6 New Technology Drivers reducing Churn
- Time management
- Target management
- Models as features
- Rewards, not regrets
- Feature importance
- AI-enabled UX
New methods for determining forecast/execution windows aid greatly in dealing with customers who churn. Customers who churn become more focused over time, in one case, 52% of were in the top decile 90 days out, vs 71% 30 days out. Customer events drive over 60% of the insights into why they churn, and in many cases, are extremely time-sensitive. Timeframe ( hours/days/weeks ) & forecasting trajectory over time really do matter.
Churn is a multi-customer event process tracked in multiple systems: CRM, ERP, support, operations, etc. Some events are “hard” churn events ( “port-out” ), other “soft” ( “sentiment” to leave via support call ), some inbound, others outbound. Deciding what churn events & time frame 30/60/90 days to target is no longer a one-size-fits-all decision. Multiple targets can now be scored & adjudicated using OR techniques.
Models as Features
In our omnichannel world, traditional methods put all CX variables in one model but disparities in signal strength, timing, the nature of inputs, all can confuse ML models. Open-source modeling technology may not solve these issues. State-of-the-art churn modeling takes into account other CX issues such as future spend on products & services, upsell, cross-sell, etc., all such scoring feeding churn models as features.
Rewards, not Regrets
Reinforcement learning (RL) is the most potent way to learn what actions & offers ( “rewards” ) succeed in stopping a customer from churning. Traditional RL brings “regrets” as some customers will churn because of wrong actions. State-of-the-art application of RL technology uses retroactive & counter-factual methods to develop first policies to jump-start the learning process to arrive at optimum NBAs with minimal “regrets”.
Traditional methods in assigning weights to features fail to manage continuous & categorical variables. For maximum benefit, we must organize features & derivatives according to stems & relevant business ontologies – then map the relative contributions of each. Methods to understand feature importance such as by Shapley ( 2012 Nobel Prize Economics ) are now required methods for any CX targeting, especially churn.
Customers are too important to be left to any single team – marketing, sales, support, etc., Likewise, reducing churn is way too important to be left exclusively to data scientists. CX systems must operate in digital channels in near real-time, enabling personalized actions & offers ( “NBAs” ). Measuring & scoring churn is not enough, the same systems must also make it easy to use the latest in related NBAs.
To everything ( churn, churn, churn ) There is a season ( churn, churn, churn ) ( apologies to The Byrds & their 1965 hit song Turn! Turn! Turn! )
The importance of managing churn increases as we turn to digital e-commerce and as the cost of acquiring new customers increases relative to the cost to keep customers.
At its core, churn is an evolutionary process for the user and a discrete process for the vendor, a unique challenge.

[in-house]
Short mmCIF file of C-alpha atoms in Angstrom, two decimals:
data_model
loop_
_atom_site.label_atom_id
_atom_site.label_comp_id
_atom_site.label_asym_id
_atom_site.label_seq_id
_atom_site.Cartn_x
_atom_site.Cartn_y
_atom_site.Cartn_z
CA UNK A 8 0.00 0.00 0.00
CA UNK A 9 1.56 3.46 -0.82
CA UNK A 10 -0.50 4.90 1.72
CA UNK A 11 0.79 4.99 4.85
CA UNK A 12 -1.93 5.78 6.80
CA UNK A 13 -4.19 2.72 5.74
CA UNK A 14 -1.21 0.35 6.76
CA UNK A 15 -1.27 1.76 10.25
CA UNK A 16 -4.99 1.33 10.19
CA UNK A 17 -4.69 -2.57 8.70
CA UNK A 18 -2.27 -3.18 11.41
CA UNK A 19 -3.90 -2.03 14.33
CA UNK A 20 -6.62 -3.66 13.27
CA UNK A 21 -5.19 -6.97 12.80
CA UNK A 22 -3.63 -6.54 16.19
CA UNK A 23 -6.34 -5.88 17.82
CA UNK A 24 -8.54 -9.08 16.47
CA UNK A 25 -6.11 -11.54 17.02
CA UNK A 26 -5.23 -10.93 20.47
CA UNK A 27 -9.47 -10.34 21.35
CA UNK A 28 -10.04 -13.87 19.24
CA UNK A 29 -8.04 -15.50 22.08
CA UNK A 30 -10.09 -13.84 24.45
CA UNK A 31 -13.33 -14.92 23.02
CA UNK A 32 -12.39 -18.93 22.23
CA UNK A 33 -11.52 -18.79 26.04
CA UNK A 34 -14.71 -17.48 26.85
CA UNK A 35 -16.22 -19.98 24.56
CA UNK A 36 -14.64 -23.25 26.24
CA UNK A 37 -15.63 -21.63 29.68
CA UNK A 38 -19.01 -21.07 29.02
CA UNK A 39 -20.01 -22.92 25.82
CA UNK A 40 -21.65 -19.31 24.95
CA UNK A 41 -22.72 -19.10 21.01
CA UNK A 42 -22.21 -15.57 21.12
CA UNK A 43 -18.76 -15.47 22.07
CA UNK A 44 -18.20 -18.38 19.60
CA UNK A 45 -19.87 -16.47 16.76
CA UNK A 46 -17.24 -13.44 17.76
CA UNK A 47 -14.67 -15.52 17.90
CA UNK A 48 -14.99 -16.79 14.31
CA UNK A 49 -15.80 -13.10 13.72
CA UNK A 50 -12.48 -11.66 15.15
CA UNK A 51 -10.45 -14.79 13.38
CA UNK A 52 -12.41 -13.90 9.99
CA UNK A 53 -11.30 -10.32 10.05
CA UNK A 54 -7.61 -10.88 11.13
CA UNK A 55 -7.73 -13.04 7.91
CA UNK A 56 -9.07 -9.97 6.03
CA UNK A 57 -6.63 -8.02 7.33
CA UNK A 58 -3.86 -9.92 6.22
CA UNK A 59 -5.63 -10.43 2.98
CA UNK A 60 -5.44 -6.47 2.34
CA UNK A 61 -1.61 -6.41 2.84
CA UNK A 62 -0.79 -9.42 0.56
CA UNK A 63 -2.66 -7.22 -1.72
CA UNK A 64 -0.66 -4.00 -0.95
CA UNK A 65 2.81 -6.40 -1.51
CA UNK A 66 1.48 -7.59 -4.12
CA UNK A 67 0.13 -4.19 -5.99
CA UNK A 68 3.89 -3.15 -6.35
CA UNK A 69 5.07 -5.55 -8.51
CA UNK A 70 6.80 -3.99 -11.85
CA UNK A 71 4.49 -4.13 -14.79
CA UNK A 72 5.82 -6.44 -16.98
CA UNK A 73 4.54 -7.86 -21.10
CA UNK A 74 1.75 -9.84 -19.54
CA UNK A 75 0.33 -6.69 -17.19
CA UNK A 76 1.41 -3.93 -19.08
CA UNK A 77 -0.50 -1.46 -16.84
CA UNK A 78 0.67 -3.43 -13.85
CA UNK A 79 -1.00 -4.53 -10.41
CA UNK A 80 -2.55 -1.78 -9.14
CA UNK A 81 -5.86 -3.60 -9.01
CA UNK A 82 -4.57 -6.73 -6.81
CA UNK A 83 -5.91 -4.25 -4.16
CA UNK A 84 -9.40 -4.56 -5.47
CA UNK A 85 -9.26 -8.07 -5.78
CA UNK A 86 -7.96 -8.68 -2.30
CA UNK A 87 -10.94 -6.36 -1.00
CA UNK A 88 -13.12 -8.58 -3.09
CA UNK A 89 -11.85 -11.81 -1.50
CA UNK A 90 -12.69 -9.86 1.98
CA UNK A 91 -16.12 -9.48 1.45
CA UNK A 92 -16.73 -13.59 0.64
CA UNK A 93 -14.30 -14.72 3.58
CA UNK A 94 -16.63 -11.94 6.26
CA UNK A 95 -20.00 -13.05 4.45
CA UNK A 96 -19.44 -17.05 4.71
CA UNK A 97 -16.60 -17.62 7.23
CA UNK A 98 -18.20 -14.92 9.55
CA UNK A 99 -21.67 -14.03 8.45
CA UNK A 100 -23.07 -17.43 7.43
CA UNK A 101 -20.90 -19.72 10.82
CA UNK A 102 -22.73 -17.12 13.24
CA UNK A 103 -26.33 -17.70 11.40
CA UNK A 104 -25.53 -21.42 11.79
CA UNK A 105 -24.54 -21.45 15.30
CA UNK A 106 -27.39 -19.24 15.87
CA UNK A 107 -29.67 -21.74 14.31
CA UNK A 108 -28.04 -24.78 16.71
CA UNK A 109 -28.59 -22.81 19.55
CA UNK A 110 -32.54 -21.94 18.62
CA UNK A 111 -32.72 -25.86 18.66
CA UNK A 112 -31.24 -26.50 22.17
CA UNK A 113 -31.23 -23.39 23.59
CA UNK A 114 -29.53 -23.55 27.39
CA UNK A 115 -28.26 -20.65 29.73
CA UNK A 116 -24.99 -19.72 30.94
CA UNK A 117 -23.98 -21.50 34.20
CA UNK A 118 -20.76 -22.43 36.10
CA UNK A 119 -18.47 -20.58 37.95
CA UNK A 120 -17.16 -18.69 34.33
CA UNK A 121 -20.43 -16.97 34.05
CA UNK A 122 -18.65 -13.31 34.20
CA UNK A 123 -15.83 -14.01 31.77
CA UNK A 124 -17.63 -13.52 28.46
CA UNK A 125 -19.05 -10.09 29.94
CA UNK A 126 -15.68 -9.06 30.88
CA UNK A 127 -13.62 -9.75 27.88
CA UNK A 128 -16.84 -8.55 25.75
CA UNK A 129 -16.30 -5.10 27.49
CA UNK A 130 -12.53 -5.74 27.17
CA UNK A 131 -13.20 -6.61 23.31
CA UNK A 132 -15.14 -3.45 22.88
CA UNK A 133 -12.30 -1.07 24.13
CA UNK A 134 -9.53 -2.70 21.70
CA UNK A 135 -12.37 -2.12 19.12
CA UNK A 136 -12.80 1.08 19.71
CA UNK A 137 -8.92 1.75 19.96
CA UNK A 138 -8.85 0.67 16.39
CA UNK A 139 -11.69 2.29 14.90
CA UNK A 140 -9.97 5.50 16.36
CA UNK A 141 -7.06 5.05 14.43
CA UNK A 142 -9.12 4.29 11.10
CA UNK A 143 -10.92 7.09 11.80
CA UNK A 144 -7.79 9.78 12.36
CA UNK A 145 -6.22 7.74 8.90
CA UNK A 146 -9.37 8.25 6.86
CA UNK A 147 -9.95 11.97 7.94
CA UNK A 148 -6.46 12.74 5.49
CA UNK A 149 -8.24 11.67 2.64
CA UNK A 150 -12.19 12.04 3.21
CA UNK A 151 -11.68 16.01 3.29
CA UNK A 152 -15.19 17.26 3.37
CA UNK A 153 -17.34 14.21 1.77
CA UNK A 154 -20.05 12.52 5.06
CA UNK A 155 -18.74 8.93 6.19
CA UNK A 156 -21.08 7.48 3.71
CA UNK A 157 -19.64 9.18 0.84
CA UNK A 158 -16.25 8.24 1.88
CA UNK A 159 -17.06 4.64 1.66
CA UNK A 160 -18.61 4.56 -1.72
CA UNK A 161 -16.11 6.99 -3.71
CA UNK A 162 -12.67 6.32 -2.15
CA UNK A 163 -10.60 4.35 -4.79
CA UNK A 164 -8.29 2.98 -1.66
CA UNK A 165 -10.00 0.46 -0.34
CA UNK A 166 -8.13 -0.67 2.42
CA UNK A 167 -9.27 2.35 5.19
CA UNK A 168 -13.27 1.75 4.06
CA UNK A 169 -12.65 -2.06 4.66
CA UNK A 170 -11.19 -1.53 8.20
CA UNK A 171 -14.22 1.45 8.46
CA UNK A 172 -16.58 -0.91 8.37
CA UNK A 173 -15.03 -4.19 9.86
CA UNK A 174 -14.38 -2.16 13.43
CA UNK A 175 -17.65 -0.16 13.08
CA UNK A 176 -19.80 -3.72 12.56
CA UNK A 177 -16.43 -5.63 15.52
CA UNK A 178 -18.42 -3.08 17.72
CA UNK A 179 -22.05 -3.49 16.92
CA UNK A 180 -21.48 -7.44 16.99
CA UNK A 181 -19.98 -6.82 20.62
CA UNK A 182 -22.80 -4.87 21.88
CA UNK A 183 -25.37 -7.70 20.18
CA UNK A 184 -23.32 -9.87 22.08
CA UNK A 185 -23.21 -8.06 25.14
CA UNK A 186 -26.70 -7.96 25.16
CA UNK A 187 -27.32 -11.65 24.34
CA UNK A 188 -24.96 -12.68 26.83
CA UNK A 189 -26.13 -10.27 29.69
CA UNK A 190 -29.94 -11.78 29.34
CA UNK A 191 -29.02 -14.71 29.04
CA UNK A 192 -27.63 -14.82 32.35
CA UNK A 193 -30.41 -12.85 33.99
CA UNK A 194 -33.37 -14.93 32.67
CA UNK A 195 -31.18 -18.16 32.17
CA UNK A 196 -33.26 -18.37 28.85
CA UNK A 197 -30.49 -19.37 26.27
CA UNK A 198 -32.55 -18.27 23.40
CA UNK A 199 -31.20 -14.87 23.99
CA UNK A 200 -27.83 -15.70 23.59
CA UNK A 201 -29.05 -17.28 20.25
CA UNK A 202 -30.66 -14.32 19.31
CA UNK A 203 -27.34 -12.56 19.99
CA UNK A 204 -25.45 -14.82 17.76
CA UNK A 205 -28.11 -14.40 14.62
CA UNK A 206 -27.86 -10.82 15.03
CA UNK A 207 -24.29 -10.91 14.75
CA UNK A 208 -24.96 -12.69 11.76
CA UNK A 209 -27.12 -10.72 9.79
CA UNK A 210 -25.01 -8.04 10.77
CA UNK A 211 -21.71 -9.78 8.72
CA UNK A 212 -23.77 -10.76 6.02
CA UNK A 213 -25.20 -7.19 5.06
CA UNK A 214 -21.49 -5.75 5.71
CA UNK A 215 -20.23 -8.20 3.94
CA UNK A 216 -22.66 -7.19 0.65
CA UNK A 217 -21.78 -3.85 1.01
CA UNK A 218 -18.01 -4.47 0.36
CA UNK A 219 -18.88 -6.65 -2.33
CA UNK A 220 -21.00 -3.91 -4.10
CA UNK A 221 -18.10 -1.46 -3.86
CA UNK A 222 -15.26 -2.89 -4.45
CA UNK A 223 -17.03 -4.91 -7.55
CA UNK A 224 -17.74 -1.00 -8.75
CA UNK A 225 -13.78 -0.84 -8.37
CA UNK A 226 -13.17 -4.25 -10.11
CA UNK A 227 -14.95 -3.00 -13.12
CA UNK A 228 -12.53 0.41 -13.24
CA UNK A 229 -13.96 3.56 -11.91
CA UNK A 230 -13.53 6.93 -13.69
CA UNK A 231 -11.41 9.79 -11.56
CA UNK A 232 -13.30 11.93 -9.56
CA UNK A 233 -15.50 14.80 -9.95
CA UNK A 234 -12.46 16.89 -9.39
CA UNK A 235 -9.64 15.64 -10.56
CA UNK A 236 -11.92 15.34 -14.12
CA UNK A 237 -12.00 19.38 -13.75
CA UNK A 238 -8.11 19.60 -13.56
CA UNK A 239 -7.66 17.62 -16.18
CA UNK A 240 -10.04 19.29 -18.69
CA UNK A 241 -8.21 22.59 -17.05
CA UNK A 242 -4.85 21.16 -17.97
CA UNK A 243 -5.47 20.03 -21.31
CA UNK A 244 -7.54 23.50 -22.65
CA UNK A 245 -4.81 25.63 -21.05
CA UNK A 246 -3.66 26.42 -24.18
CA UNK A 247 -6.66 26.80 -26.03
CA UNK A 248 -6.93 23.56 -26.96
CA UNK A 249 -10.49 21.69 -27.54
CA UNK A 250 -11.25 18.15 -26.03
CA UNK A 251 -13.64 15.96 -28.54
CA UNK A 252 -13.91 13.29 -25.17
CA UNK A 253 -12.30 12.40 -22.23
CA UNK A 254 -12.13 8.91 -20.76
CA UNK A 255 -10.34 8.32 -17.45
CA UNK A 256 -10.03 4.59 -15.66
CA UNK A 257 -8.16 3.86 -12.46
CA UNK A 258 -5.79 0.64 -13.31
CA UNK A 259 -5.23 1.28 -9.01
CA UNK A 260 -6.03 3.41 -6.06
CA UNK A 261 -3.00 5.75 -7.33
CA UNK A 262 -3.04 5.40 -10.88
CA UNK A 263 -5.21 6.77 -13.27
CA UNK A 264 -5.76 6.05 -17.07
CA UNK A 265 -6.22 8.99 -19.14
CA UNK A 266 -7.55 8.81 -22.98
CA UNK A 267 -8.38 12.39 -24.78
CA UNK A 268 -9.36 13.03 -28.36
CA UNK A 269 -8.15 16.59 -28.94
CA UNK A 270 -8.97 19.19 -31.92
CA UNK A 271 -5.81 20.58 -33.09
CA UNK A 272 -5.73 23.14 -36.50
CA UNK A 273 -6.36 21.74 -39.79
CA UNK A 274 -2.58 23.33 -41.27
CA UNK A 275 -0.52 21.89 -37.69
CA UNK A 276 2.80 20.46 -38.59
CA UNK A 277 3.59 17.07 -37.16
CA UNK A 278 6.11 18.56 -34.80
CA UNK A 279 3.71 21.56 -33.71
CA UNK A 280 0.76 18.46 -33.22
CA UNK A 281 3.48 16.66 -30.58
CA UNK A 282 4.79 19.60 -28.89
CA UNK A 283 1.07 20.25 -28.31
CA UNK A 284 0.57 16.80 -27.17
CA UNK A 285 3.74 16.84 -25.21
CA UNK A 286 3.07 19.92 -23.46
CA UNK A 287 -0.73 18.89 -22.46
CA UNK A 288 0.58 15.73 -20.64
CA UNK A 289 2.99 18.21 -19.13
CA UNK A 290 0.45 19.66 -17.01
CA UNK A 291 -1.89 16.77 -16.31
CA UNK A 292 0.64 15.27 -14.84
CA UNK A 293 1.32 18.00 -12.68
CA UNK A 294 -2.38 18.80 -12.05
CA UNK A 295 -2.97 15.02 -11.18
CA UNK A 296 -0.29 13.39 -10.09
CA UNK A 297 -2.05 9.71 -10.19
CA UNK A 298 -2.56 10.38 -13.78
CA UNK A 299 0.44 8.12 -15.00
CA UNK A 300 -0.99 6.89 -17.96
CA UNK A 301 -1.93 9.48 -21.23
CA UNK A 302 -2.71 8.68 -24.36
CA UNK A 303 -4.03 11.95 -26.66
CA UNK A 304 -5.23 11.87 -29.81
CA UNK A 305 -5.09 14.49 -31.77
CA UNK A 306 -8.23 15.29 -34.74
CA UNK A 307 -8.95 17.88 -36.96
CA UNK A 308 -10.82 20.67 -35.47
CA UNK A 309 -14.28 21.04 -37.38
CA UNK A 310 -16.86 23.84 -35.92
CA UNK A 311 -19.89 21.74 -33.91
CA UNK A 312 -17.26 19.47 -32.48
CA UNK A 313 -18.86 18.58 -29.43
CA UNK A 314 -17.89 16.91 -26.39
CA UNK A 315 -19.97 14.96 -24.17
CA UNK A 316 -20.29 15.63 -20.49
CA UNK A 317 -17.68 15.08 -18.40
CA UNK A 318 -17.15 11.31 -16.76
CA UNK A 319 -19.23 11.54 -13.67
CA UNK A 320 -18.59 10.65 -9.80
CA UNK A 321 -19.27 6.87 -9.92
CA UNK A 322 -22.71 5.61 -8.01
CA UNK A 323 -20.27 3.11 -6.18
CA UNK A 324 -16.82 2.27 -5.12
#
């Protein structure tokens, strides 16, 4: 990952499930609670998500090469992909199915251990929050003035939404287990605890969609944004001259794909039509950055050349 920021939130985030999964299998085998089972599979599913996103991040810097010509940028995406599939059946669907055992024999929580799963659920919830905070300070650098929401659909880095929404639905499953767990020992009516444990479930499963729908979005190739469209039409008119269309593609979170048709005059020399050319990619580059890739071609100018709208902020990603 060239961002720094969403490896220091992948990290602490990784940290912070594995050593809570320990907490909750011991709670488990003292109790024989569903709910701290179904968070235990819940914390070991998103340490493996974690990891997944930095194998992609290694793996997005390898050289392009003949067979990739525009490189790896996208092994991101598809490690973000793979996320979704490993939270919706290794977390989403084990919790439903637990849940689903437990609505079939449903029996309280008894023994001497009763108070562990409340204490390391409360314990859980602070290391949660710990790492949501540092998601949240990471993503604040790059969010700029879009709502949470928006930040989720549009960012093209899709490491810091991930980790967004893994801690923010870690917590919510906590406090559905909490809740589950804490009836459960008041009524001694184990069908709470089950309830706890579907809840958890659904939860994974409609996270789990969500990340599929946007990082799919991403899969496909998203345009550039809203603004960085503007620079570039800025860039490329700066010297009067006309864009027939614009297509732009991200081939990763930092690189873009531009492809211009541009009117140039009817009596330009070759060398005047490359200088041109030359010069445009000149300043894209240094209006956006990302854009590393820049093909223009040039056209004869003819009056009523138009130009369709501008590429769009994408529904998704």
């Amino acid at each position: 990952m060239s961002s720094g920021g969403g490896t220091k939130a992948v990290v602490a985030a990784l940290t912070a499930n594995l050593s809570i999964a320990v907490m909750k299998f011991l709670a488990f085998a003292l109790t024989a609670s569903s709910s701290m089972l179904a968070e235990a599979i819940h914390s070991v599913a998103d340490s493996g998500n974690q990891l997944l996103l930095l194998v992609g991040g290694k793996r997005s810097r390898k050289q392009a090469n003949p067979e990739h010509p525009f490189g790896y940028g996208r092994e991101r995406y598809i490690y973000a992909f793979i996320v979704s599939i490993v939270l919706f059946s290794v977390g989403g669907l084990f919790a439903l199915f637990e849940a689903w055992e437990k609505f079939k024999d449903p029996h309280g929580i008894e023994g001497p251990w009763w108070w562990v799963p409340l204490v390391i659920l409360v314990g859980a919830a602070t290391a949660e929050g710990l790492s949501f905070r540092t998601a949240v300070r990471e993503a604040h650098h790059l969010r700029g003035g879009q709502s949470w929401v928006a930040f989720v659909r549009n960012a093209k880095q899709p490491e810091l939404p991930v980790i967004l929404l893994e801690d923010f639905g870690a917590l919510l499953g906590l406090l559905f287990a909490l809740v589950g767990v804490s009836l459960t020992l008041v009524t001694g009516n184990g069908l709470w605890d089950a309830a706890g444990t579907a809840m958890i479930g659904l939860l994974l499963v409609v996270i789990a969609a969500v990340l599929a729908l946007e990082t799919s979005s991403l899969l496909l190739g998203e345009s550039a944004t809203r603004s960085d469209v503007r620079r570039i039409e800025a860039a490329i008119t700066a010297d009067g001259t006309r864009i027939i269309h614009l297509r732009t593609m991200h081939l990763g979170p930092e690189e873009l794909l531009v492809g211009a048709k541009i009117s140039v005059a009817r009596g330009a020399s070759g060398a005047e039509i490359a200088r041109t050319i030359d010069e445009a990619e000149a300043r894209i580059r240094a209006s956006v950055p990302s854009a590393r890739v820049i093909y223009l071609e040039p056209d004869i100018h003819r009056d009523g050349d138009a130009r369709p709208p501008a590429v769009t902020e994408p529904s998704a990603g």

In either B2C or B2B scenarios, a customer may decide to churn over time ( port-out a phone line in wireless, scale back their number of users in a subscription plan, cancel their entire subscription plan, etc. ). B2C & B2B customers may experience several churn-inducing events in their journeys, such as bad service, competitive alternatives, and better pricing elsewhere.
Many such events can be important in driving customers to churn, yet vendors may be blind to these events until late in the customers’ decision-making. As a result, vendors typically react to events and are often soon thereafter thrust into recovery mode, with is reactive and extremely expensive.
The customary way in which modeling is done to identify customers who might churn is as follows:
Set the target: usually the customer leaving. This customer event is typically captured in a vendor’s ERP system and possibly in their CRM or billing system.
Collect data set: from a representative subset of the base that includes churners and non-churners alike.
Extract dataset: then clean, organize, and transform. Generate features that are extracted from the data set and load into EDL or equivalent.
Simple statistics: perform simple statistical tests ( variance, t-student ) checking to see if some features in the data allow us to distinguish customers who churn from those who do not churn ( non-churners ).
Model: choose a modeling technique, which usually means using open source libraries. The most commonly used technique is decision trees: the dataset is classified by continuously dividing the “tree” until reaching a final “decision”. Decision trees are very understandable and are common to many rules-based decision engine designs. Once a modeling technique is chosen, then the entire configuration is coded accordingly.
Test: run the churn model developed through standard testing & validation, evaluating performance in terms of “lift” provided by the model.
Deploy: the final version of the model for enterprise production.
Cerebri AI churn modeling:
Cerebri AI technology leverages three main techniques for churn modeling:
- Engineered Features ( EFs )
- Multi-target/ Multi-insight Models
- Advanced Modeling Techniques
Over the course of the past five years, Cerebri AI has developed and organized engineered features including mathematical transformations, timing & covariation transformations, business transformations, causality, sentiment analysis, & targeted models, all designed to help tease the signal for CX targets from the data noise in customer journeys